Australia’s size and resources help it cope, as does its location – the conveyor shutdown mainly affects the Northern Hemisphere. Japan has fewer resources but is able to draw on its social cohesion to cope – its government is able to induce population-wide behavior changes to conserve resources.

China’s huge population and food demand make it particularly vulnerable. It is hit by increasingly unpredictable monsoon rains, which cause devastating floods in drought-denuded areas. Other parts of Asia and East Africa are similarly stressed. Much of Bangladesh becomes nearly uninhabitable because of a rising sea level, which contaminates inland water supplies. Countries whose diversity already produces conflict, such as India and Indonesia, are hard-pressed to maintain internal order while coping with the unfolding changes.

As the decade progresses, pressures to act become irresistible – history shows that whenever humans have faced a choice between starving or raiding, they raid. Imagine Eastern European countries, struggling to feed their populations, invading Russia – which is weakened by a population that is already in decline – for access to its minerals and energy supplies. Or picture Japan eyeing nearby Russian oil and gas reserves to power desalination plants and energy-intensive farming. Envision nuclear-armed Pakistan, India, and China skirmishing at their borders over refugees, access to shared rivers, and arable land. Or Spain and Portugal fighting over fishing rights – fisheries are disrupted around the world as water temperatures change, causing fish to migrate to new habitats.

Growing tensions engender novel alliances. Canada joins fortress America in a North American bloc. (Alternatively, Canada may seek to keep its abundant hydropower for itself, straining its ties with the energy-hungry U.S.) North and South Korea align to create a technically savvy, nuclear-armed entity. Europe forms a truly unified bloc to curb its immigration problems and protect against aggressors. Russia, threatened by impoverished neighbors in dire straits, may join the European bloc.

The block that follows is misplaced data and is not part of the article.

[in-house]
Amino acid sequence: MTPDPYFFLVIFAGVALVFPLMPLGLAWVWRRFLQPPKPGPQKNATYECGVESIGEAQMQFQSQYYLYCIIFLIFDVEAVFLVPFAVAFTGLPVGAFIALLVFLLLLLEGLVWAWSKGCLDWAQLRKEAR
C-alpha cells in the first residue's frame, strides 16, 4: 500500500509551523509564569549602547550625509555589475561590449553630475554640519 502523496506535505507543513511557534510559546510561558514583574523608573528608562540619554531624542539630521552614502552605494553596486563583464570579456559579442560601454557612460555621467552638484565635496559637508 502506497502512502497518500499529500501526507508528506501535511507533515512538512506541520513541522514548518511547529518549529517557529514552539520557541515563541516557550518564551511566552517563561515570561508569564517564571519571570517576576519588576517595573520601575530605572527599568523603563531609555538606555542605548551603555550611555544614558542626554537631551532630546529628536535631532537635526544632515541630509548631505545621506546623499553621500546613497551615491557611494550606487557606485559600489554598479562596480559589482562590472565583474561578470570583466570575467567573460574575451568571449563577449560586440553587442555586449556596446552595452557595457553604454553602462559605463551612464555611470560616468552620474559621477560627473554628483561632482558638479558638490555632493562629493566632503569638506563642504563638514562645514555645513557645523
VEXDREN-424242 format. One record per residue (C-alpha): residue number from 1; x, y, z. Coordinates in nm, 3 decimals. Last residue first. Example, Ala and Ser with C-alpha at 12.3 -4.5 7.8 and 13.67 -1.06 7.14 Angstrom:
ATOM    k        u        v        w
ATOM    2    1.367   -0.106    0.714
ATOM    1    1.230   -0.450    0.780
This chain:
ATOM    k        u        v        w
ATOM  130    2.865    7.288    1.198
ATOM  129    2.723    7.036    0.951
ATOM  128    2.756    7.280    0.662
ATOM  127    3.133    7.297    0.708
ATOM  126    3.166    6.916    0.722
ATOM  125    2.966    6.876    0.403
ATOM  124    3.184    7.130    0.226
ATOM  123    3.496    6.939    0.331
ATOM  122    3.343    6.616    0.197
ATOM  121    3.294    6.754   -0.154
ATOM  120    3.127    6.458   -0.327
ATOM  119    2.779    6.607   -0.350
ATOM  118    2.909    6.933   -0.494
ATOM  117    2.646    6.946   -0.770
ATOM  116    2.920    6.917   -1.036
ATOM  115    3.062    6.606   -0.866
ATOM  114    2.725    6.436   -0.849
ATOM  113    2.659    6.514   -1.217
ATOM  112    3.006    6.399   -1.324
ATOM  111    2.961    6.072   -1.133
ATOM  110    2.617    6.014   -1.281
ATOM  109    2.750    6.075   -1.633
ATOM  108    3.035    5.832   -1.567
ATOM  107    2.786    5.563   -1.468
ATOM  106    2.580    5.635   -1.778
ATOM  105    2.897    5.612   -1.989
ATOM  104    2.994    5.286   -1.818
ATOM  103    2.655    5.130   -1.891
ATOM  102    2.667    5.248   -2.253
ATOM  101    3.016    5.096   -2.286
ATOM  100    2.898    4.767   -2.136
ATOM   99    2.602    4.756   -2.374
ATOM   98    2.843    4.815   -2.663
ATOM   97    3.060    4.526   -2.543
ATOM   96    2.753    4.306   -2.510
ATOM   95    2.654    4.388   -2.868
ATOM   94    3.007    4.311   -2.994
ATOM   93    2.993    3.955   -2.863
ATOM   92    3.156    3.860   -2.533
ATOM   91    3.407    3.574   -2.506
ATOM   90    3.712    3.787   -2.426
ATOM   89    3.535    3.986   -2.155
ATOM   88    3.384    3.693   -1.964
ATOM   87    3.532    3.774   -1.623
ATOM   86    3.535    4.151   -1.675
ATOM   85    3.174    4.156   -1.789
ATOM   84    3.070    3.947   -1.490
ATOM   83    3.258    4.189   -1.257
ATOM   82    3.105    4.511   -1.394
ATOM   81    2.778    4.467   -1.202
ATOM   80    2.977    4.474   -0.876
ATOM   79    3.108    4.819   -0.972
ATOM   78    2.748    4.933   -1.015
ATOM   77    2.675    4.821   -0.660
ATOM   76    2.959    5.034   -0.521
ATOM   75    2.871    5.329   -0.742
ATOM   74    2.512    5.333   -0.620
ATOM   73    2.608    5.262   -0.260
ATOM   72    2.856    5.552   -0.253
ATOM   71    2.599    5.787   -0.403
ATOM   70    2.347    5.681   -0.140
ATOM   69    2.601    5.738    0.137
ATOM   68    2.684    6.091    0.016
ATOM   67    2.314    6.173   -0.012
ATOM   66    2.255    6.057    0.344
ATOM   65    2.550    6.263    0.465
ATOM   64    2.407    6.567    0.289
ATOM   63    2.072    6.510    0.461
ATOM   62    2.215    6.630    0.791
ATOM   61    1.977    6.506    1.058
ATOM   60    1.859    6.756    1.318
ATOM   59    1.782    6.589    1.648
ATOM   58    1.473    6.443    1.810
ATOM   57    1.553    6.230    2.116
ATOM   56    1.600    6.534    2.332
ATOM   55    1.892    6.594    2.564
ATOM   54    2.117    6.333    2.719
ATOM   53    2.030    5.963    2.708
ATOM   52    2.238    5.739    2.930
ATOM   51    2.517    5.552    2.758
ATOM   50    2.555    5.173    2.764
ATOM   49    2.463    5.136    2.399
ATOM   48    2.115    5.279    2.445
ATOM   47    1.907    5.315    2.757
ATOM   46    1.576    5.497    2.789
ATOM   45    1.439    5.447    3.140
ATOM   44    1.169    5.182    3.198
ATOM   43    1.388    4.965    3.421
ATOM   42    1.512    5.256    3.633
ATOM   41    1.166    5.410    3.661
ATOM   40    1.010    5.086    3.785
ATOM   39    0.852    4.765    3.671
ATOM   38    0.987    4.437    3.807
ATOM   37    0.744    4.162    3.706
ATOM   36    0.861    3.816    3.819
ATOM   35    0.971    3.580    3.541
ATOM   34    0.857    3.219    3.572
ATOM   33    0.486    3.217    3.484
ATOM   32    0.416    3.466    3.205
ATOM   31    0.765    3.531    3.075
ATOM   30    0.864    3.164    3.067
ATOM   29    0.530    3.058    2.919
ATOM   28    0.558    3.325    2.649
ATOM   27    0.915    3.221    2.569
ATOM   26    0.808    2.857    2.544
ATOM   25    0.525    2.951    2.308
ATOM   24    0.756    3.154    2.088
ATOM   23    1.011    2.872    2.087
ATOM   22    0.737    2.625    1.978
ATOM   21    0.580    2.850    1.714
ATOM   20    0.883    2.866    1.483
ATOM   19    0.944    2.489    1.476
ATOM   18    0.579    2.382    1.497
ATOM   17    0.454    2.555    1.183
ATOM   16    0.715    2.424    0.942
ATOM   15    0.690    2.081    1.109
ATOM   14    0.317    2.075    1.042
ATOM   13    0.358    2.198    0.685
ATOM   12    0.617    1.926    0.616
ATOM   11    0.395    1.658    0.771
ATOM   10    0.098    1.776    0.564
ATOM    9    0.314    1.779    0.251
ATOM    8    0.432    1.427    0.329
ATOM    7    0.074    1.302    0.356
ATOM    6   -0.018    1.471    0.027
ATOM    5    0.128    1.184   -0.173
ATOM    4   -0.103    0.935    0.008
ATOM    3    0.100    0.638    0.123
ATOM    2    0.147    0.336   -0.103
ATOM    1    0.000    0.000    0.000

Nuclear arms proliferation is inevitable. Oil supplies are stretched thin as climate cooling drives up demand. Many countries seek to shore up their energy supplies with nuclear energy, accelerating nuclear proliferation. Japan, South Korea, and Germany develop nuclear-weapons capabilities, as do Iran, Egypt and North Korea. Israel, China, India and Pakistan also are poised to use the bomb.

The changes relentlessly hammer the world’s “carrying capacity” – the natural resources, social organizations, and economic networks that support the population. Technological progress and market forces, which have long helped boost Earth’s carrying capacity, can do little to offset the crisis – it is too widespread and unfolds too fast.

As the planet’s carrying capacity shrinks, an ancient pattern re-emerges: the eruption of desperate, all-out wars over food, water and energy supplies. As Harvard archeologist Steven LeBlanc has noted, wars over resources were the norm until about three centuries ago. When such conflicts broke out, 25 percent of a population’s adult males usually died. As abrupt climate change hits home, warfare may again come to define human life.

Over the past decade, data have accumulated suggesting that the plausibility of abrupt climate change is higher than most of the scientific community, and perhaps all of the political community, are prepared to accept. In light of such findings, we should be asking when abrupt change will happen, what the impacts will be, and how we can prepare – not whether it will really happen. In fact, the climate record suggests that abrupt change is inevitable at some point, regardless of human activity. Among other things, we should:

* Speed research on the forces that can trigger abrupt climate change, how it unfolds, and how we'll know it’s occurring.

* Sponsor studies on the scenarios that might play out, including ecological, social, economic and political fallout on key food-producing regions.

* Identify “no regrets” strategies to ensure reliable access to food and water and to ensure our national security.

* Form teams to prepare responses to possible massive migration, and food and water shortages.

* Explore ways to offset abrupt cooling – today it appears easier to warm than to cool the climate via human activities, so there may be “geo-engineering” options available to prevent a catastrophic temperature drop.

In sum, the risk of abrupt climate change remains uncertain, and it is quite possibly small. But given its dire consequences, it should be elevated beyond a scientific debate. Action now matters, because we may be able to reduce its likelihood of happening, and we can certainly be better prepared if it does. It is time to recognize it as a national security concern.